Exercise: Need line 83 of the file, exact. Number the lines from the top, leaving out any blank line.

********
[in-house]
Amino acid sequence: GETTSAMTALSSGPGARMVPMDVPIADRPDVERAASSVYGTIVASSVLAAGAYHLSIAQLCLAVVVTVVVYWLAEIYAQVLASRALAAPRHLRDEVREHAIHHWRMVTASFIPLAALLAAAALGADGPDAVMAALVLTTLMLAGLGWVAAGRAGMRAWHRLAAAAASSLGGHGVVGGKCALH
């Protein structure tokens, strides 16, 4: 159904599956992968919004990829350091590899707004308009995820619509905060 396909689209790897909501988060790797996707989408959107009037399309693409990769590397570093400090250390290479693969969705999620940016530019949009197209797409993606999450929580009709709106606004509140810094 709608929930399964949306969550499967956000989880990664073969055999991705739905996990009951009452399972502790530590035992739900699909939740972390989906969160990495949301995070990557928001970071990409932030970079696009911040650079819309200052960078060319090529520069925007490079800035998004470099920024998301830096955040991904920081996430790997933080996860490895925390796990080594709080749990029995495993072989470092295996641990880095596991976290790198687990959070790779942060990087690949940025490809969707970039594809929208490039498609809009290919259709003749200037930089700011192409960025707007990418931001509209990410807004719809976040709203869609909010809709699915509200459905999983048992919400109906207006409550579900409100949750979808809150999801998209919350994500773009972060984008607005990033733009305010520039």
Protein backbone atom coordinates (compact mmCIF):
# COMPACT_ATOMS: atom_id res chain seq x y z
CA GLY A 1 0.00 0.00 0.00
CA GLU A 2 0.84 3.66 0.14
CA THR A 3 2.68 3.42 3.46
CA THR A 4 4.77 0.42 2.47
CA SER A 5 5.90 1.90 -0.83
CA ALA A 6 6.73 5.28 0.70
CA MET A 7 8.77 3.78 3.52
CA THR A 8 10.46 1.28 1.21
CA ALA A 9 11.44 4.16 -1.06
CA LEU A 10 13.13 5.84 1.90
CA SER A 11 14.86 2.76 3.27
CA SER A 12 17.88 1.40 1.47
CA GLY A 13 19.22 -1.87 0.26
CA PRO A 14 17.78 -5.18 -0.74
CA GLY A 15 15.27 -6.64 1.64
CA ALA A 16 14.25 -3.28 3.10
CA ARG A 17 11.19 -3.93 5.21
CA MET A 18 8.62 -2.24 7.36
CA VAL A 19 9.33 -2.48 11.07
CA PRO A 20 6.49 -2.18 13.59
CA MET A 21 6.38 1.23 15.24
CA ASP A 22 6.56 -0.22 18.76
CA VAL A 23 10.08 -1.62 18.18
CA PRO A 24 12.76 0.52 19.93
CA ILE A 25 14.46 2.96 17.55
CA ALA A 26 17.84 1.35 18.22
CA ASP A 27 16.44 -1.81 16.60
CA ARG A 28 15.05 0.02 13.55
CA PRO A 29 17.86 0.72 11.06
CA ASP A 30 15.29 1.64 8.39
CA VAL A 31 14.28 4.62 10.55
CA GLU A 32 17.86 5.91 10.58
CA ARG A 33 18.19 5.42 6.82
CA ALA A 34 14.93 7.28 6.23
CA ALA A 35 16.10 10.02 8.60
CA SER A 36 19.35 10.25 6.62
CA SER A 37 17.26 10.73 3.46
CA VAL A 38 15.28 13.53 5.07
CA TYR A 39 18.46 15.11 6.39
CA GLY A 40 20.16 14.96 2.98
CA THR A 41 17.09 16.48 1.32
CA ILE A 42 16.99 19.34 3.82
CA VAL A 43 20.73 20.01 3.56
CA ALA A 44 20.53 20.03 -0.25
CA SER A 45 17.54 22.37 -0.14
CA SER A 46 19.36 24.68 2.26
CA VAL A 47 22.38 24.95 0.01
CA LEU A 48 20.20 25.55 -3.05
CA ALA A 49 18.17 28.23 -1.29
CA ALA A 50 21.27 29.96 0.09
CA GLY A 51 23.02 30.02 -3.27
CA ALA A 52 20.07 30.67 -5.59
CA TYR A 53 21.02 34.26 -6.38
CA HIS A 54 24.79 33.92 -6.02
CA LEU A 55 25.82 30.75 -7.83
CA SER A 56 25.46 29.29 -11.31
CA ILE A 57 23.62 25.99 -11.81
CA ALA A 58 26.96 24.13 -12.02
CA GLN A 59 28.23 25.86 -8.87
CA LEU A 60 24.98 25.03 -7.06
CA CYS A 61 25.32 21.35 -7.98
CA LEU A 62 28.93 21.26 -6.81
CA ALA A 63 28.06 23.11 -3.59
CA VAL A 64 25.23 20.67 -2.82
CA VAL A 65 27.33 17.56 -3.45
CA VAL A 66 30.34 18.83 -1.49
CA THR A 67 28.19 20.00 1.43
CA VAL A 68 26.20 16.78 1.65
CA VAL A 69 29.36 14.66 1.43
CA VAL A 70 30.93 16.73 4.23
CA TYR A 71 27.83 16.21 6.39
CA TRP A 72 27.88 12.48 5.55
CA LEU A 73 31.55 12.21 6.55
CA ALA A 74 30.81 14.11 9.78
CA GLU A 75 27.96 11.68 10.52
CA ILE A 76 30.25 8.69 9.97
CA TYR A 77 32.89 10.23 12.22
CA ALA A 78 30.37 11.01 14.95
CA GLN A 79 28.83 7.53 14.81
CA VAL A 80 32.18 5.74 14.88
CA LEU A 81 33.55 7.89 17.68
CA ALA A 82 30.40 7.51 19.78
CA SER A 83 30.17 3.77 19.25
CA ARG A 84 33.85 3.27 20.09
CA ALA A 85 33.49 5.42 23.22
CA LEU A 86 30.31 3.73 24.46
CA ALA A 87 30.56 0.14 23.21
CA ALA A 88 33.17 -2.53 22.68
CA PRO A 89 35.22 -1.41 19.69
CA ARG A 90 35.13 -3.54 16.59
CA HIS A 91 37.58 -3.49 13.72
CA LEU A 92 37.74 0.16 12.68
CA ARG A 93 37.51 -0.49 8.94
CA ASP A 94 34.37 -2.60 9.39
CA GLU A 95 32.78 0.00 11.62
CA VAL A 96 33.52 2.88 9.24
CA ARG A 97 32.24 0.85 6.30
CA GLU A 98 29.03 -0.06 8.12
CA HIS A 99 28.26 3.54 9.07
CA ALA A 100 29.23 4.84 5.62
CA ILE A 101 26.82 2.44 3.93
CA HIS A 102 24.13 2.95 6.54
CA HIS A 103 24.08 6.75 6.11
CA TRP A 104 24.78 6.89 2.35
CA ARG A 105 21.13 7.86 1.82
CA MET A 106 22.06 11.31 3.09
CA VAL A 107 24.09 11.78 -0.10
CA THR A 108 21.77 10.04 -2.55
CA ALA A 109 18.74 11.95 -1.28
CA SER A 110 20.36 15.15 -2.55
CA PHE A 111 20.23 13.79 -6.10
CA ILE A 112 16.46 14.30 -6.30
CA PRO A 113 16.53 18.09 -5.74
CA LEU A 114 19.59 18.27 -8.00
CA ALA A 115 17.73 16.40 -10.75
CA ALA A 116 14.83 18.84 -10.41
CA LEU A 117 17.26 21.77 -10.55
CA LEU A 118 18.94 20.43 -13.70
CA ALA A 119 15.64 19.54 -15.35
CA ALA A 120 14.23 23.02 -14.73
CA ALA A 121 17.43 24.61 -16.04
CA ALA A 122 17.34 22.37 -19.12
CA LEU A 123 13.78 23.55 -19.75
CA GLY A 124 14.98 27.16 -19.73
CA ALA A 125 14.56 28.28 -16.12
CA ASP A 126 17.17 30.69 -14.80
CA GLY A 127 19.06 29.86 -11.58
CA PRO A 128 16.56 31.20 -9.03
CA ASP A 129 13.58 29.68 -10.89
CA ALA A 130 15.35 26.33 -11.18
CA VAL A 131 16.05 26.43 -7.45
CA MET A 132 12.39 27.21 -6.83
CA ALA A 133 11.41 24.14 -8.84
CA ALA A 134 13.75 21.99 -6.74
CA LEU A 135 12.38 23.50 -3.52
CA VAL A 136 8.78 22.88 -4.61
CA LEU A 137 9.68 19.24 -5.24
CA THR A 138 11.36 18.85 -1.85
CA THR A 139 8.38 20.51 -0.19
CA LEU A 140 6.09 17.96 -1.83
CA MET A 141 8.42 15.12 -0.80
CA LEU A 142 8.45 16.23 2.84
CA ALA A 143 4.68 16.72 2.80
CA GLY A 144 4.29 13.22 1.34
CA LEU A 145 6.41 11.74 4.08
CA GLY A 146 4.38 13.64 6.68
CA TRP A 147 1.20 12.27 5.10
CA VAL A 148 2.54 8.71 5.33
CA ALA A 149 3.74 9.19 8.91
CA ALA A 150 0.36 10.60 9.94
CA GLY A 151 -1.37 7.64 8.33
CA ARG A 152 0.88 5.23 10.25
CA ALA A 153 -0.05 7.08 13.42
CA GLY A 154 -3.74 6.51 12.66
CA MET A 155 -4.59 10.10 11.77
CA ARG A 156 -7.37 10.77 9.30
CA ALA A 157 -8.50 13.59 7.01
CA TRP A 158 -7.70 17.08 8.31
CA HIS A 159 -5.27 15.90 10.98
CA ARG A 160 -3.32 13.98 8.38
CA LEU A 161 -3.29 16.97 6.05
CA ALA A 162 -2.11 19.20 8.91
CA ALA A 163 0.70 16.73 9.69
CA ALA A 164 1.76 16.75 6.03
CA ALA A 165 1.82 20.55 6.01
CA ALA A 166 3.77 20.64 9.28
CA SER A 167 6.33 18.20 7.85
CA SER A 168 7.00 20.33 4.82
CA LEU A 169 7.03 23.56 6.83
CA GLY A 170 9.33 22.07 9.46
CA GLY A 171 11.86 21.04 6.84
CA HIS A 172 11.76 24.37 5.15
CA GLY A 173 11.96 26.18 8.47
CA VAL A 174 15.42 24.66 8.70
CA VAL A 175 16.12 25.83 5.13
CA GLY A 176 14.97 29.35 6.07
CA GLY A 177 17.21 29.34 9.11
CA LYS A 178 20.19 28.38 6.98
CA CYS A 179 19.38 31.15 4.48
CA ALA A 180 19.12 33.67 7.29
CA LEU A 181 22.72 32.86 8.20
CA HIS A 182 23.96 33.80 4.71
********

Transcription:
CA ALA A 78 30.37 11.01 14.95